ABOUT THE ART
Benn Pitman (1822-1910), Adelaide Nourse Pitman (1859-93), Elizabeth Nourse (1859-1938)
Bedstead, c. 1882-83
Mahogany and painted panels
Gift of Mary Jane Hamilton in memory of her mother, Mary Luella Hamilton, made possible through Rita S. Hudepohl, Guardian, 1994.61
This mahogany bedstead was designed by Benn Pitman on the occasion of his marriage to his second wife, Adelaide Nourse. Adelaide carved the decorative motifs on the bed, which was made for the Pitman home on Columbia Parkway. The interior of the home was decorated with carved floral and geometrical motifs based on native plant life. Everything in the home was carved by hand, from the baseboards to ceiling moldings and all its furniture.
The bedstead is Modern Gothic in style and is composed of a headboard, footboard, and two side rails. The headboard is divided into three sections: two lancet panels with egg molding and a central trilobate arch. The central panel is carved with a flock of swallows flying in the evening sky. The birds are depicted in various stages of relief, some nearly four and a half inches from the headboard. Others are shown in low relief to suggest a sense of depth. Just below and to the right of the birds is a crescent moon in low relief. Hydrangea blossoms in high relief are carved into the lower section of this panel. In the lower left is a carved inscription that reads, "Good night, good rest." Extending above this is an arched hood that is carved with four panels of overlapping daises. The four finials of the headboard are carved in the shape of wild parsnip leaves.
In the two lancet panels on either side are painted images of human heads on gold discs representing night and morning. These panels were painted by Elizabeth Nourse (1859-1938), Adelaide's twin sister, who was an internationally acclaimed painter. To the left is Morning, surrounded by painted white azaleas. To the right is Night, surrounded by balloon vines. The corners of these side panels are carved with stylized leaves and berries.
The rectangular footboard is divided into three sections and is framed along the top and bottom by a border of stylized leaves. The central panel is decorated with carved palmeris in high relief. The two smaller panels on either side are carved with geraniums on the left and lilies on the right. The interior of the footboard is also carved. It is divided into three panels and is bordered by rosettes. The central panel depicts a wild rose climbing behind a trellis, and the two side panels are carved with poppies. The two rails on either side of the bedstead are decorated with a highly stylized border of leaves and berries.
This bed, which occupied the Pitman's bedroom, was meant to symbolize and celebrate sleep. Soon after its completion, it received much acclaim and was exhibited in 1883 by the Pitmans at the Fifteenth Annual Exhibition of the Work of the School of Design of the University of Cincinnati and also at the Cincinnati Industrial Exhibition. In 1909 the bedstead and the rest of the bedroom were described in the Cincinnati Commercial Gazette: "It is such a room in which a sufferer of insomnia would totter drowsily upon entering. The entire combination is made to symbolize "night" and so faithfully is repose portrayed that sleep nearly overcomes one within the door. The bed is a masterstroke of human genius…and the entire combination seems covered with such a consistent nocturnal veil as to make the words "good night" at the bottom quite unnecessary."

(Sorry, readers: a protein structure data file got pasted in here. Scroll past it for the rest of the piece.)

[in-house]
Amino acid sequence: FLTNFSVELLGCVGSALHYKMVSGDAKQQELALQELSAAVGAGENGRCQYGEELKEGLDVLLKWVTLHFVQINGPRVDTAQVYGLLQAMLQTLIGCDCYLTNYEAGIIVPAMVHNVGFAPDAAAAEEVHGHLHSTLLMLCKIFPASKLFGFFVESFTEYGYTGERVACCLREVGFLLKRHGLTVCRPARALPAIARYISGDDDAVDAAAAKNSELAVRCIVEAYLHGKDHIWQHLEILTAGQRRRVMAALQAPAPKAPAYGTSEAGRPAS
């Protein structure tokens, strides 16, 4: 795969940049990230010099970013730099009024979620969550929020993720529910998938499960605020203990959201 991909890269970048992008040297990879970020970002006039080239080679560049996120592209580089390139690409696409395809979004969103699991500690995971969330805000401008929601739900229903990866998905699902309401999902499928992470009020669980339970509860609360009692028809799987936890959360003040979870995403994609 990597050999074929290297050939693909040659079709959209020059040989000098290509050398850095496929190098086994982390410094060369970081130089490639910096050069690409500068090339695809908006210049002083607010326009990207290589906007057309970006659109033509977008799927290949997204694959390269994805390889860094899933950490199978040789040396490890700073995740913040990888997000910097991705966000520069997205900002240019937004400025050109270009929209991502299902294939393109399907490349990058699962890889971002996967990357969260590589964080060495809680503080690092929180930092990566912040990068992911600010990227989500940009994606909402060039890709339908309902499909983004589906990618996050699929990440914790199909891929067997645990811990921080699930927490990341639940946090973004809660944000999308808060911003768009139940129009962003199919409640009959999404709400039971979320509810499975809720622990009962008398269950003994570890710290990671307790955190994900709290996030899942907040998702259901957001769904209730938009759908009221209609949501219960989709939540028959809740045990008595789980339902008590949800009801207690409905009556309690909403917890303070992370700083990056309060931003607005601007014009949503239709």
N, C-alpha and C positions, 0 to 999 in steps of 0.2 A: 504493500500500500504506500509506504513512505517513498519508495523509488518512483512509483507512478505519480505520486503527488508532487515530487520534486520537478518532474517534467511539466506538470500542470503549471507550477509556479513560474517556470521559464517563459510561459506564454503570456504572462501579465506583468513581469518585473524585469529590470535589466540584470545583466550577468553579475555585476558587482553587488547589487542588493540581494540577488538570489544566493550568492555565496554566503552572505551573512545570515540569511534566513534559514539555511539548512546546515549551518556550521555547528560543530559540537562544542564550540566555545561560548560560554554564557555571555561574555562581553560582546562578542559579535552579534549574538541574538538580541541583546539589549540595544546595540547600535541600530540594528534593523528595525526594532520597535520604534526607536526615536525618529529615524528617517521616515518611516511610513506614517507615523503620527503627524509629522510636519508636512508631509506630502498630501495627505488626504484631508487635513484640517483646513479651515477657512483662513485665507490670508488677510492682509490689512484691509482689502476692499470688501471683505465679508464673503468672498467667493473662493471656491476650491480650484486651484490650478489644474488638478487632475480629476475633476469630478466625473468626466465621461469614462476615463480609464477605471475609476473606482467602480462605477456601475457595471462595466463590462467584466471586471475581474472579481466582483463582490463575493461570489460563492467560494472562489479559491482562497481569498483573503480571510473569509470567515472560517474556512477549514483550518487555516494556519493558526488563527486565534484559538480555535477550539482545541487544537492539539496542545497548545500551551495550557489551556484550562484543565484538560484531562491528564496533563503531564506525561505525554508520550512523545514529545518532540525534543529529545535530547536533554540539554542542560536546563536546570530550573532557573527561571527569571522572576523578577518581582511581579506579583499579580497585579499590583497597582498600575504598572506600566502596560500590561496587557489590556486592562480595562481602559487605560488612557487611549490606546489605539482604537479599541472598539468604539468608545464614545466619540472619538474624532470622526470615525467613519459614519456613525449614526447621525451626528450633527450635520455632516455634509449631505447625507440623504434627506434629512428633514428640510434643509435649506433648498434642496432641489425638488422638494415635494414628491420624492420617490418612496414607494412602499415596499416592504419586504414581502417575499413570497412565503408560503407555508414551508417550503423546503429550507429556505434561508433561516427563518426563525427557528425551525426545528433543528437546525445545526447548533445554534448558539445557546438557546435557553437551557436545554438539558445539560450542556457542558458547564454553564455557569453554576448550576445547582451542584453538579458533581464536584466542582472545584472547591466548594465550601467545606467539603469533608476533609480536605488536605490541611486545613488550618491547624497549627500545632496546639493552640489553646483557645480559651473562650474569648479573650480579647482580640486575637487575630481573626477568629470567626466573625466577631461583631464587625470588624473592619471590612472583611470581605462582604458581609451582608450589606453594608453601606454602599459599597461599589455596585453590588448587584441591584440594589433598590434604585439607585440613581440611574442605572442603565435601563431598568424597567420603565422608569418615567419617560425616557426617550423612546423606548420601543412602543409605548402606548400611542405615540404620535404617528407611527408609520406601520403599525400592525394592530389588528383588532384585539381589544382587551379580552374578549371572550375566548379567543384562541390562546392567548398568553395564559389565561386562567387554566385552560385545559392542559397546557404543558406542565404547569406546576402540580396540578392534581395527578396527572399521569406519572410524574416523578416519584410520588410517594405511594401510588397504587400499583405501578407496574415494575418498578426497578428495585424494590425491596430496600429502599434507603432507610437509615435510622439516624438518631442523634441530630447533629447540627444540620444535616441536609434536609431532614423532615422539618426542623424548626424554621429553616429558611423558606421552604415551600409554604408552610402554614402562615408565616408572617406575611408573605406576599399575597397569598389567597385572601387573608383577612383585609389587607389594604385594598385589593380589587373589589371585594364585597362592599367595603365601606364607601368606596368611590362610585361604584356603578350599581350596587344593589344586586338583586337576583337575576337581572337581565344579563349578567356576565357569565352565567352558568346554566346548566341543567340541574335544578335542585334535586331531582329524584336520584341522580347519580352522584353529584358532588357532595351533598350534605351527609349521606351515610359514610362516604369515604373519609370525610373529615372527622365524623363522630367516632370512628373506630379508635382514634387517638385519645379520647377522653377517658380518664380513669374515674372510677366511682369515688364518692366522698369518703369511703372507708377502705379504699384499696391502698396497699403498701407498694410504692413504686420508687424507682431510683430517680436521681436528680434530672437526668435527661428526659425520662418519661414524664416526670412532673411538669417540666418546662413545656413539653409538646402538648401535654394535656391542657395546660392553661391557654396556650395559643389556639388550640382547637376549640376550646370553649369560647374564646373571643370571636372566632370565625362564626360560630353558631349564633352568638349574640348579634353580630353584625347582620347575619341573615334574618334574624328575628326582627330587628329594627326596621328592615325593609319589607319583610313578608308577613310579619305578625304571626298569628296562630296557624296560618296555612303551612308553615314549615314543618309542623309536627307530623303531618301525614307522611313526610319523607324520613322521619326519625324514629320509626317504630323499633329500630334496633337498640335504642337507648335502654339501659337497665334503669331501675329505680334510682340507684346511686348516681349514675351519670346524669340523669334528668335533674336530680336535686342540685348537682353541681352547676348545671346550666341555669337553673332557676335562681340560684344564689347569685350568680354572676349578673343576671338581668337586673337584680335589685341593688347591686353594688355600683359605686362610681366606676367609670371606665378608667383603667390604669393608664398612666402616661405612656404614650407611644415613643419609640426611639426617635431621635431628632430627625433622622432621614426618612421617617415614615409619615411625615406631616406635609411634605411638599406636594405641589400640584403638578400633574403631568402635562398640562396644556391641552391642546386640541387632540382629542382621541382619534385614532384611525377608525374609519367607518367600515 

Today, the Pitman Bedstead is considered one of the finest examples of both Cincinnati Art-Carved Furniture and American Aesthetic Movement furniture ever produced. The proponents of the Aesthetic Movement often turned to nature for inspiration in the design and decoration of household items, such as furniture, ceramics, stained glass, metalwork, and textiles. Pitman, a staunch advocate of the Aesthetic Movement in America, designed this bedstead with plants and birds that are all found in the Cincinnati area. He believed it was important that American decorative arts, such as this bed, reflected the landscape of this country.
THE CINCINNATI ART-CARVED FURNITURE MOVEMENT
By the mid-1850s, the leaders on the Cincinnati Art-Carved Furniture Movement had left their native country of England and moved to Cincinnati. These men were Benn Pitman (1822-1910), Henry Lindley Fry (1807-1895), and his son William Henry Fry (1830-1929).
Henry and William Fry, trained as wood-carvers, advertised themselves as designers and carvers of furniture and interiors. As Cincinnati was a major center for furniture manufacturing, almost immediately the community showed interest in their work. Wealthy patron Joseph Longworth, impressed with the carvings completed in his own home, also commissioned the Frys to carve the interior of his daughter Maria's home. Visitors to the home showed great interest in learning how to carve, and by the early 1870s the Frys were providing instruction in carving.
Benn Pitman came to Cincinnati to promote a system of shorthand developed by his brother, Sir Isaac Pitman. Pitman was familiar with carving from his work in printing and aware of the Fry's success, he began making designs for wood carving. In 1873, he established the wood carving department at the Art Academy of Cincinnati, where he taught until 1893.